And it's not just at schools and universities. It's in supermarkets. It's in public spaces. Yes, there'll be a lot of wastage, but if we tell someone's parents, grandparents, cousins, teacher and the message makes its way through to the people who need to hear it, then that's not a waste. It's just outside the usual classroom scenarios, so it feels a little bit more real and authentic.
Where does this problem of youth unemployment stem from? How do you work with this as an FMCG company?
It's unemployment and particularly in Africa, it’s underemployment. Almost half of the young people in Africa have either no job or a job which keeps them under the bread line. I'm welcoming these types of candidates into Nestlé - a lot of our business in Central and West Africa is about accessibility of our product to people from all economic backgrounds.
People who have that lived experience know exactly how to bring our goods to market. In the UK, you see beautiful confectionary displays of the latest flavour of KitKat. In Africa, it's about how we can sell single cups of coffee from a street vendor.
It's a very different skill set, it's a very different market and it's a very different challenge. We believe that young people are the key to drive us to make better decisions and to be more innovative.
Nestlé has over 150 years of history behind it but markets like the Middle East and Africa depend on young people. We don't have a structured graduate programme where we attract them in from their second year internship. We have to think of more creative ways that we can win the hearts and minds and find the best people who can drive us in the business.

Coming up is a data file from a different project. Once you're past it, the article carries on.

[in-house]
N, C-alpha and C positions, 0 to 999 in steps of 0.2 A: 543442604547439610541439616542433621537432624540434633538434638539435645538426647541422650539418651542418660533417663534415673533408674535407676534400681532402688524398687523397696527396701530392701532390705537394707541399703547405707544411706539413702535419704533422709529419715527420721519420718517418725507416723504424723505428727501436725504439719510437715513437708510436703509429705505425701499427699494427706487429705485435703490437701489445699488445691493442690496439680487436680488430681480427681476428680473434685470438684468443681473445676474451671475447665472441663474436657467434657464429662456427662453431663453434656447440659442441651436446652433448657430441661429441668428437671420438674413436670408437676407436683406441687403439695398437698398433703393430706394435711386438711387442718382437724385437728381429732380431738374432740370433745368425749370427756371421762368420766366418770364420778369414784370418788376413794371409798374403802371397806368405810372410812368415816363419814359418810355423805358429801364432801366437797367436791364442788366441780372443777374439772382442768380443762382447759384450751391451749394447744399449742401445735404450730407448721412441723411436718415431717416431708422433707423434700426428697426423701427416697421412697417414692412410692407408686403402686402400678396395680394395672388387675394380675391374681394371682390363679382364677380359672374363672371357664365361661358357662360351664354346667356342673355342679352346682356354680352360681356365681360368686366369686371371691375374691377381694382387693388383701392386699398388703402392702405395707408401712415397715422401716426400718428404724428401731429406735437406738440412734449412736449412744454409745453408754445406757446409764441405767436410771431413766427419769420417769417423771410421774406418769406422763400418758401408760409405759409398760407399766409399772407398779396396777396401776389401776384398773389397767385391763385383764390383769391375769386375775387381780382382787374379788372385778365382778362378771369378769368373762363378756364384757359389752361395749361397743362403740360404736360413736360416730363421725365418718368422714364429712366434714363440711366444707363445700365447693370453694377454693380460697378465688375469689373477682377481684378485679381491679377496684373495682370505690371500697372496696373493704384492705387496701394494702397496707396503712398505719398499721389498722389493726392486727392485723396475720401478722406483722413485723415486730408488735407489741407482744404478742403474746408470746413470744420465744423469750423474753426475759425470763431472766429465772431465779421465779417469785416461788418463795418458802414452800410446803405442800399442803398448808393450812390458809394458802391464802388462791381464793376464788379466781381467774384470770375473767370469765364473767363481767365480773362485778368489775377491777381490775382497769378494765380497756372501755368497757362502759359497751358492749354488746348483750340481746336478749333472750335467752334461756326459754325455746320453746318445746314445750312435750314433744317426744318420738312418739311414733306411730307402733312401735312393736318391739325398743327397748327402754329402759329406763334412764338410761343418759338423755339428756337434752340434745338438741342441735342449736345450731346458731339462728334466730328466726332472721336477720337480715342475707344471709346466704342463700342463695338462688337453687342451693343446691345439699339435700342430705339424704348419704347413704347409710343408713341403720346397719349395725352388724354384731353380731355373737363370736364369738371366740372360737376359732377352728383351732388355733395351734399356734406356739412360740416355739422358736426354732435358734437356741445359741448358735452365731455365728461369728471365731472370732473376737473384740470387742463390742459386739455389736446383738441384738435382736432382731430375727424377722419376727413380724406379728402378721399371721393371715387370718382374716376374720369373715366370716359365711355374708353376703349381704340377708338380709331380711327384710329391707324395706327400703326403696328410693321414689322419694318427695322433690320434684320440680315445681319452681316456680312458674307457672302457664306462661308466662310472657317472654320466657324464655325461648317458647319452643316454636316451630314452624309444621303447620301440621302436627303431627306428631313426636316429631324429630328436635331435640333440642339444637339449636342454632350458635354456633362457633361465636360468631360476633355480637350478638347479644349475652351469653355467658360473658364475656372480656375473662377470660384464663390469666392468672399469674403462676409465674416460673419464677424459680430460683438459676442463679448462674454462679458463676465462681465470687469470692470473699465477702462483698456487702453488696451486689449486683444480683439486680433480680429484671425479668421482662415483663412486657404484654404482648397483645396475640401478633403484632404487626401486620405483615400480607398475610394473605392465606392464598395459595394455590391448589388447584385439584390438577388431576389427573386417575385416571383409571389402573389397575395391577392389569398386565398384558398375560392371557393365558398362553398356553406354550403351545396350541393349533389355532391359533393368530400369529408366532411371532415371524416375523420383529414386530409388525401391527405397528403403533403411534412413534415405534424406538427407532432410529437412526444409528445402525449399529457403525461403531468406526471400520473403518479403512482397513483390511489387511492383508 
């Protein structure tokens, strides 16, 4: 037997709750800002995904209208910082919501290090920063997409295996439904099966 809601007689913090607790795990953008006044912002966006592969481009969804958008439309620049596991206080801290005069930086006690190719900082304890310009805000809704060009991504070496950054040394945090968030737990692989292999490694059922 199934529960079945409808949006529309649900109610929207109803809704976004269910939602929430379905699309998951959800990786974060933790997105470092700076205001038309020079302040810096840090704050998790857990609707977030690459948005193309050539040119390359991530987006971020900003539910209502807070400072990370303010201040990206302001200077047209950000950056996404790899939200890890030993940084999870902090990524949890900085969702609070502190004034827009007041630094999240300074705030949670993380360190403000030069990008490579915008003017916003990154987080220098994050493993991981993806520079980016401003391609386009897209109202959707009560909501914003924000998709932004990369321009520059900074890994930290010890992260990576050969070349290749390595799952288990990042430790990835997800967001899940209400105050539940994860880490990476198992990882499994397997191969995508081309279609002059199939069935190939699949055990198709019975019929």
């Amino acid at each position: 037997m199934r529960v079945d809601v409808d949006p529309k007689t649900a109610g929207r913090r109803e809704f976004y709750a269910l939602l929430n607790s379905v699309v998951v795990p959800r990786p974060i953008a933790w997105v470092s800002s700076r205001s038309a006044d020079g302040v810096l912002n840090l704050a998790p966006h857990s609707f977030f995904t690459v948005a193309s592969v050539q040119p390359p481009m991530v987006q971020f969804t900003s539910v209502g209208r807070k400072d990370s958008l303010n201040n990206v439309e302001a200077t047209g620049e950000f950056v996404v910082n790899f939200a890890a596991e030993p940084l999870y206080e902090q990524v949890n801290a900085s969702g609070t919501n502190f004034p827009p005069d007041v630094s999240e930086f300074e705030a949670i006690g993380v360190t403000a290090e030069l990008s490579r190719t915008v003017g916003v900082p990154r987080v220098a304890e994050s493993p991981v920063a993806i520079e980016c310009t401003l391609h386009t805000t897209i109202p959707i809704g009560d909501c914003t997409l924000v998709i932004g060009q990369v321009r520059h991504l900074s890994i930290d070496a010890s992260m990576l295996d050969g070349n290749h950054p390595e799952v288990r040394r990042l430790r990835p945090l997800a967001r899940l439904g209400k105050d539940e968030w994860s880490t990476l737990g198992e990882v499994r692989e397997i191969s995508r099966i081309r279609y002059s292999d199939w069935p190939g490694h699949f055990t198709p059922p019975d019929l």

Do you have any advice for a company growing operations in the Middle East or Africa?
There’s a really big focus on entrepreneurship. Think about how you can get people to use their enterprising skills, ideas and passions to improve organisations. The reason that unemployment looks high in the Middle East is that there are a lot of people doing things in family-owned companies, or startups.
Think about ways in which you can lean on innovation - innovation challenges, competitions, ways of hearing issues from young people while also telling them we're looking for new talent to join our organisation.
There are challenges. Society is so different from the UK and you have to be aware of traditions. There is a conflict between people wanting to explore the rest of the world, and the government putting things in place such as national workforce quotas. You need to find ways to ensure that the boldest and best of your talent isn't leaving - the only way to do this is to empower them to drive the change in their home countries. The promise of building a legacy is a really powerful proposition.
Interview with Will Cooper and James McFadzean, article by Lotte Jones, partner at Wiser.